Foothills Sentry - February 2024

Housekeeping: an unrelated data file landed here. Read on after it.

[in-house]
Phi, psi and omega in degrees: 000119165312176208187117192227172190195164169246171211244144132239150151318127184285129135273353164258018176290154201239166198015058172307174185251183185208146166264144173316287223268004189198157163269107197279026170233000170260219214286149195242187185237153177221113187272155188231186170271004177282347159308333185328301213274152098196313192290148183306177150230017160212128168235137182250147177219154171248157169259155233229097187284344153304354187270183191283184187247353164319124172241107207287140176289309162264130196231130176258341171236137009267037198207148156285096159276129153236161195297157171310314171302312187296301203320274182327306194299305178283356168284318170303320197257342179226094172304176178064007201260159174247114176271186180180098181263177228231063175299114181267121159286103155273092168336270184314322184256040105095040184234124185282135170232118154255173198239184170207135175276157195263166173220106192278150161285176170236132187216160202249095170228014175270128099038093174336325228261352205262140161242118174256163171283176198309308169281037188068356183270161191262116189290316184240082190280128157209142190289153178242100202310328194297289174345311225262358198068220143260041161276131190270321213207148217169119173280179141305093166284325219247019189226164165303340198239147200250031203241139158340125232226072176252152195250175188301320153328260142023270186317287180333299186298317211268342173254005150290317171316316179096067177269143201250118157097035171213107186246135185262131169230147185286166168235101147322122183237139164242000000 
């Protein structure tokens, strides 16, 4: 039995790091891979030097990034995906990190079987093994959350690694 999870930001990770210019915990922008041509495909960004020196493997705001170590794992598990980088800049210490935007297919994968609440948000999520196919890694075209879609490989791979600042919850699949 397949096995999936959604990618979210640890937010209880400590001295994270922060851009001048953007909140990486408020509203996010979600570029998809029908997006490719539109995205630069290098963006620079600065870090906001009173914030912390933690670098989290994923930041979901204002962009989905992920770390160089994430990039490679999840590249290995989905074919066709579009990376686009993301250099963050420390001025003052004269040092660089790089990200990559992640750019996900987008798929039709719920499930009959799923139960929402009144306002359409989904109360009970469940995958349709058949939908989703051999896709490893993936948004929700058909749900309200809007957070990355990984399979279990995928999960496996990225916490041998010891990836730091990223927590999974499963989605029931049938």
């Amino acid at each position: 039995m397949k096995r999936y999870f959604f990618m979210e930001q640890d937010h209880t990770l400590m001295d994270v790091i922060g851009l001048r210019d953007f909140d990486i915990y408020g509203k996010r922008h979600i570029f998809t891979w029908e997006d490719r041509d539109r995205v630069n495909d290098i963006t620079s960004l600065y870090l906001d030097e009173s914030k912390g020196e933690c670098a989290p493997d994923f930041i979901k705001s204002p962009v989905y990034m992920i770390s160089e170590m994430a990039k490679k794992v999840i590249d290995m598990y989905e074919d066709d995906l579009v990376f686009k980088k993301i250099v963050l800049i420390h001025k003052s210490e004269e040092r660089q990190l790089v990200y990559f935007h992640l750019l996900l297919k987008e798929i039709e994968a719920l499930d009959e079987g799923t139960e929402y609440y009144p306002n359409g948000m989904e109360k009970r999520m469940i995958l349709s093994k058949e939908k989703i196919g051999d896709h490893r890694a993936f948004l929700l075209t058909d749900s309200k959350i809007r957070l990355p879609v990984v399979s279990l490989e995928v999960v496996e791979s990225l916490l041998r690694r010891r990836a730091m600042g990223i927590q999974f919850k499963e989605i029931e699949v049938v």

Foothills Sentry Page 2 February 2024 714-282-0828 HELPING YOU PROTECT WHAT MATTERS MOST! ACO 4202 Orange Plaza fountain repair is slow but steady Repair of the historic foun- tain in the Orange Plaza inched forward with the city council’s authorization, Jan. 9, to allocate an additional $46,559 to cover the purchase and installation of needed replacement tiles. The fountain was damaged last March by an out-of-control vehicle that rammed through the barriers at Chapman and Glassell, slammed into the fountain and flipped twice before stopping. Because the fountain has “his- toric” status, repairs must meet federal standards for historic rehabilitation. Those standards include selection of materials, at- tention to detail and installation techniques. It means contracting with numerous specialists who lend expertise to every aspect of the project, bringing them togeth- er and coordinating their efforts. It takes a lot of time. And money. Replacing the fountain tiles alone has been painstaking. The city engaged tile contrac- tor Charles McCandless, Inc. to remove the damaged tiles, grout and setting bed, and then install the new tiles with care taken to match the historical pattern. The original contract, awarded in April 2023, was for $21,900. McCandless was a likely choice because the company founder, Charles McCandless, installed the original fountain tile in the 1930s. McCandless subcontracted the tile fabrication to specialty ce- ramics company California Pot- tery. Once the color and glaze had been matched, the original con- tract was amended by $8,100 to pay for the historically-matched tiles and their initial installation. It wasn’t enough. A second con- tract amendment was needed to cover the purchase of more tiles and the remaining installation ex- penses. The city also hired a historic preservation consultant to aid in the selection of materials, installa- tion and finish details for the re- construction of the fountain basin. RLA Conservation was contracted for that work. During its work on the fountain, RLA identified some 120 tiles that, unrelated to the ac- cident, had been damaged over the years. The city agreed to replace those as well, bringing the total tile order, with an allowance for extras, to 1,100. The McCandless contract has been set not to exceed $76,559, with a built-in 10% contingency. There is no estimated completion date. OUSD property deal with OCCA charter school delayed By Tina Richards A proposed agreement to li- cense a portion of the Orange Unified School District’s Peralta site to the Orange County Clas- sical Academy for use as a high school attracted an overflow crowd to the Jan. 18 meeting of the district’s board of trustees. The proposed licensing agree- ment appeared on that night’s agenda, even though the terms of the contract had not been final- ized. Negotiations were sched- uled to take place during a closed session conference held prior to the public meeting slated to be- gin at 7 p.m. The licensing agree- ment was to be voted on during the open meeting, following what promised to be an avalanche of public input and board discus- sion. There was no vote. The Peralta property is just one location the board was consider- ing to aid in OCCA’s expansion plans. Esplanade Elementary was on the charter school’s radar be- cause it is directly adjacent to its present Walnut Street location. OCCA has proposed a gradual expansion into Esplanade begin- ning with eight classrooms next year, increasing to 24 classrooms by 2027-32. Esplanade fate on hold That proposal drew an on- slaught of protest from Esplanade students and parents specifically and OUSD constituents in gen- eral. Esplanade is primarily La- tino and also accommodates spe- cial needs students who do better in classes with fewer children. It is considered a “community school” and offers support and services for local families. Los- ing it to a charter school with more “privileged” students is, op- ponents said, a travesty. The board apparently listened and focused its attention on the Peralta site, for now. Under the tentative agreement published prior to the meeting, OUSD would grant OCCA a portion of the property including the gym- nasium, parking lot and grounds for 25 years. It would pay the dis- trict $275,000 annually. Before retiring into closed ses- sion, Trustee Kris Erickson had questions. “This was placed on the agenda against the advice of staff,” she said. “Can we discuss a lease vs. a license in closed ses- sion? Are we still negotiating? We’re going to be voting on this. What’s still being negotiated?" Voting on what? All that will be clear in closed session, OUSD’s consulting At- torney Spencer Covert said. “Whether we agree this is a lease or a license is foundational. It will determine how many votes are needed. What we are voting on will be disclosed in closed ses- sion.” Whether the agreement is a lease or a license is important. A license takes four votes to pass, a lease takes five. The next 30-plus minutes of the pre-closed session meeting, were taken up by OCCA stu- dents, who, one minute at a time, told the board how much they loved their school, how they were learning what was “beautiful and true” and that they really wanted to continue their education at an OCCA high school on the Peralta site. One of the young speakers was Trustee Madison Miner’s son. He, along with her other children, attend OCCA. The closed session meeting lasted until well after 7:30 p.m. When the board returned to the public meeting room, President John Ortega announced that they did not complete negotiating and that he was calling a special closed meeting for Jan. 23, during which time the discussion would resume. Because no agreement was in hand, the board would not be voting on the Peralta property that night. The posted agenda item was therefore continued to a future date. The OUSD recall is for Madison Miner and Rick Ledesma only because they have three more years in their terms. John Ortega and Angie Rumsey are finishing their terms this year and will face voters in November if they choose to run again. If the recall is successful, the governing board may call a special election or make provisional appointments to fill those seats. Questions about the Recall? The damaged fountain in the Orange Plaza is being repaired according to strict historical standards. Photo by Tony Richards